(1946- ) UK academic and writer whose work in Arabian studies, of importance in itself, underpins the world envisioned in his first and most famous novel, The Arabian Nightmare (1983; rev 1987 US). Scholarly texts include The Middle East in the Middle Ages: The Early Mamluk Sultanate, 1250-1382 (1986), The Arabic Beast Fable (1992 chap) and The Arabian Nights: A Companion (1994).
The Arabian Nightmare is a definitive rendering of its central conceit. Its protagonist Balian falls into a nightmare which causes infinite suffering and cannot be recollected upon awakening; he dreams he awakens but only falls further; the Story of each further descent is itself embedded deeper within the overall structure; but none of the stories end, nor does the nightmare, unless the identity of the final teller of the tale of the protagonist – for he is the Ape of God – means that Balian is now in Hell. (>>> Arabian Nightmare.)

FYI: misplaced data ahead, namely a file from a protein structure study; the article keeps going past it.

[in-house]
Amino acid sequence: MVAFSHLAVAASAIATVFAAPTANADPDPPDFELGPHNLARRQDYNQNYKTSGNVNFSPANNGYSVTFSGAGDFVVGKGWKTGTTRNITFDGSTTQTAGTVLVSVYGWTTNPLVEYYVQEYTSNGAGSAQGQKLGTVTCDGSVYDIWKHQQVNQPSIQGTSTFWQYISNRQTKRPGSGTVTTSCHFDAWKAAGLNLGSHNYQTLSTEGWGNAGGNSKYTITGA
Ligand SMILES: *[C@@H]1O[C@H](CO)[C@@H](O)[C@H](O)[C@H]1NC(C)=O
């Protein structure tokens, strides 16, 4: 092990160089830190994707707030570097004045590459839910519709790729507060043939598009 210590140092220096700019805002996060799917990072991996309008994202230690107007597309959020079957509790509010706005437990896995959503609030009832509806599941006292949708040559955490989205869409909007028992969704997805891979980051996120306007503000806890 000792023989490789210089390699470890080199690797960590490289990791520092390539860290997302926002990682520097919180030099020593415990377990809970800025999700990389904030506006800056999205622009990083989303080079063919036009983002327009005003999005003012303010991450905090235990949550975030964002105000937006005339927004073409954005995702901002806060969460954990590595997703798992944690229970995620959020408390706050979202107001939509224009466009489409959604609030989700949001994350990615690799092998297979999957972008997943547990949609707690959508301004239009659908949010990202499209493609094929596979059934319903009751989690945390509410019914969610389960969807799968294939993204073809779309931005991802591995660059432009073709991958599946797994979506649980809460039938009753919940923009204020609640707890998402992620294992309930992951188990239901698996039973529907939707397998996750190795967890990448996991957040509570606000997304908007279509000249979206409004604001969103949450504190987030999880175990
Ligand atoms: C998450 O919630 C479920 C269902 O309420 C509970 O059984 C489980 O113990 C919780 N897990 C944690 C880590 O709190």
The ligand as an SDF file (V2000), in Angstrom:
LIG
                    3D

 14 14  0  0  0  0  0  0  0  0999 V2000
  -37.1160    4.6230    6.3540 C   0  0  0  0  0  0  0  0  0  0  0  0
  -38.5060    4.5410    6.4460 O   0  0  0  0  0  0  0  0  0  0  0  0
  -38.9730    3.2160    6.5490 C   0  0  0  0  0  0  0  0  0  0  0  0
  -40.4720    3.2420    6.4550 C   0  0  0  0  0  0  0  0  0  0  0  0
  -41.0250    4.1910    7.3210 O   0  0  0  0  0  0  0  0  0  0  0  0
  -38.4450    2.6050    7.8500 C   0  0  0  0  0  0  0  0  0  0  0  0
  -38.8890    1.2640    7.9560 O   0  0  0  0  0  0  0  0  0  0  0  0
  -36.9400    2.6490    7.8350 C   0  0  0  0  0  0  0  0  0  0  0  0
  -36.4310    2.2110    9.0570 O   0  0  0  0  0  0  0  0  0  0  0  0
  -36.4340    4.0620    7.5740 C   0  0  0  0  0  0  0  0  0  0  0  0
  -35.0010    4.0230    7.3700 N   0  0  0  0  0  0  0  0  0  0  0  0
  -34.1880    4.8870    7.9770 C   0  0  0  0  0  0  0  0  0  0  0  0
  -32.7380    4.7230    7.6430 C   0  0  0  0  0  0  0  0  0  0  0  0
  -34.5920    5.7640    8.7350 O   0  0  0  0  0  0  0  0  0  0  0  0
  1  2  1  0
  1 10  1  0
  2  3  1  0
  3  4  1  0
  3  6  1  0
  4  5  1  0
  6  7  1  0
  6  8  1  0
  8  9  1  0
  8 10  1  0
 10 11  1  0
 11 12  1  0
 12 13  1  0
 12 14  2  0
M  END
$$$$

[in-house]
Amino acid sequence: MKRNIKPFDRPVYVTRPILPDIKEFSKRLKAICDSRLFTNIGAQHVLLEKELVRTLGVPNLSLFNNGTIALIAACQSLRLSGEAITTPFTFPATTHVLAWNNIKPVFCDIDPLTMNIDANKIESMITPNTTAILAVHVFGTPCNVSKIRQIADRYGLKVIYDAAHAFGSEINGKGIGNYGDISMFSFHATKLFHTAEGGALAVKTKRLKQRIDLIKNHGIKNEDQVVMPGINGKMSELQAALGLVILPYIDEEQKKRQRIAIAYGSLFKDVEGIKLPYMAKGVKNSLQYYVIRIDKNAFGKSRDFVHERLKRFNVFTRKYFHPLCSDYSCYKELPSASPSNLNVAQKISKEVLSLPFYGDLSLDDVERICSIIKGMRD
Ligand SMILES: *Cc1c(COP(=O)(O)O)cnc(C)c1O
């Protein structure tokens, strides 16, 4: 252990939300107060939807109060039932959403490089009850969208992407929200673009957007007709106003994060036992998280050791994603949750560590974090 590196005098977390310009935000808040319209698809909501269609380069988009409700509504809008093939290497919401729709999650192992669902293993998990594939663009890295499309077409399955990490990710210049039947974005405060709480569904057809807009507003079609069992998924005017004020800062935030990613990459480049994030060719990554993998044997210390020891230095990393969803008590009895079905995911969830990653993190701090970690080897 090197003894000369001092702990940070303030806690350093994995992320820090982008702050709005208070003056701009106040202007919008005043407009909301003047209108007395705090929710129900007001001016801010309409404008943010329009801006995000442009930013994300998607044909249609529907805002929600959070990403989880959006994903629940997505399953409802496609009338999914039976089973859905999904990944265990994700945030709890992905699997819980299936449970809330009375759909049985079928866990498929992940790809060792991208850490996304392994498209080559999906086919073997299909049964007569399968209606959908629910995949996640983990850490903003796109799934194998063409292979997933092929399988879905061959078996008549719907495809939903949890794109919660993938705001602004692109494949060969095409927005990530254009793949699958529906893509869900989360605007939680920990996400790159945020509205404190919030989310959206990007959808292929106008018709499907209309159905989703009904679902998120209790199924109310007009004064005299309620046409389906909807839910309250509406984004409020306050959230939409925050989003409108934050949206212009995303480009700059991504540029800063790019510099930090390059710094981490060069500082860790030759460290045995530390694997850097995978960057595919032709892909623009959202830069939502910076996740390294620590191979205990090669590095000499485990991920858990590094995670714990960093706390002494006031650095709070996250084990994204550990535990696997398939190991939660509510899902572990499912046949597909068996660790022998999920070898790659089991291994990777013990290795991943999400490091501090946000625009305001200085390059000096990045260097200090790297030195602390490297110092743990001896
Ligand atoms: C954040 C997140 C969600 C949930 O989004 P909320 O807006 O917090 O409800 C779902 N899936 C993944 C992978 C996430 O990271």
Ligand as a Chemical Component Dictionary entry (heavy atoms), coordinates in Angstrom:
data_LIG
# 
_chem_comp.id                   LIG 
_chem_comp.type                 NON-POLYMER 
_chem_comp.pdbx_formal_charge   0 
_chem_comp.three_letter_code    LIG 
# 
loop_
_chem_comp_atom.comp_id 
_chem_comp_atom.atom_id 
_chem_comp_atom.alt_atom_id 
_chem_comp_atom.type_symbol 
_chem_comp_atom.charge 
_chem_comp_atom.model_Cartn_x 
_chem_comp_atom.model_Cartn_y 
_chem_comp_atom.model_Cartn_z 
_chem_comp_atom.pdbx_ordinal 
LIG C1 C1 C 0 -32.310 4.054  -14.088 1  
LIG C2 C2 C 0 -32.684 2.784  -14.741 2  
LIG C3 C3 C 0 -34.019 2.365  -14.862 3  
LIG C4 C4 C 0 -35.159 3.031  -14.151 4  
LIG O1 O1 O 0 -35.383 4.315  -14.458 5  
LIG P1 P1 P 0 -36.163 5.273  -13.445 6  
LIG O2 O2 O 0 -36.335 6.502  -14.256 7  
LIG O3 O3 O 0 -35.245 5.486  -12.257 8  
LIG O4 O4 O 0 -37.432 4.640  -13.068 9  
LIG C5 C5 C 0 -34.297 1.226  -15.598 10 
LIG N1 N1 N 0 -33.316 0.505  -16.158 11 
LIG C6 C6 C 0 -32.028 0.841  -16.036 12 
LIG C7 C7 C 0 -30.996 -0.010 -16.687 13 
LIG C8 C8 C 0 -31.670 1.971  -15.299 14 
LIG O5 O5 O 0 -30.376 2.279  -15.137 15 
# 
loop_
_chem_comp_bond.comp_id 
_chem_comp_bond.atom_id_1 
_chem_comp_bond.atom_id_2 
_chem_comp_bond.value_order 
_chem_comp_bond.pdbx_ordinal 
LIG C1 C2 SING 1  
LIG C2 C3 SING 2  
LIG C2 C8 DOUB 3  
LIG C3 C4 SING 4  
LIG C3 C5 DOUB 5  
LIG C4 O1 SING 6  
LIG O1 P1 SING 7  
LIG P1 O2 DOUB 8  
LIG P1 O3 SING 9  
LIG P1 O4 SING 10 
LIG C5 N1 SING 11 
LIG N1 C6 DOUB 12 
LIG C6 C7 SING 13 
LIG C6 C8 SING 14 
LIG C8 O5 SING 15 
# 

In his later fiction RI's powerful shaping gift is embodied in work which thrusts at the boundaries of the Fantastic but does not cross over, except for "Waiting for the Zaddik" in Tales of the Wandering Jew (anth 1991) ed Brian Stableford. RI's later novels include The Limits of Vision (1986), whose protagonist is aided by imagined helpers in her fight against the Demon of dirt, Mucor, whom she has also "imagined" – a dangerous term to use without quotes in any story by RI, whose plays with narrative structure constantly challenge any clear distinction between the imagined and the real (>>> Reality). Neither The Mysteries of Algiers (1988) nor Exquisite Corpse (1995) is fantasy, though the second in particular continues to harass the gates of Perception. [JC]
Robert Graham Irwin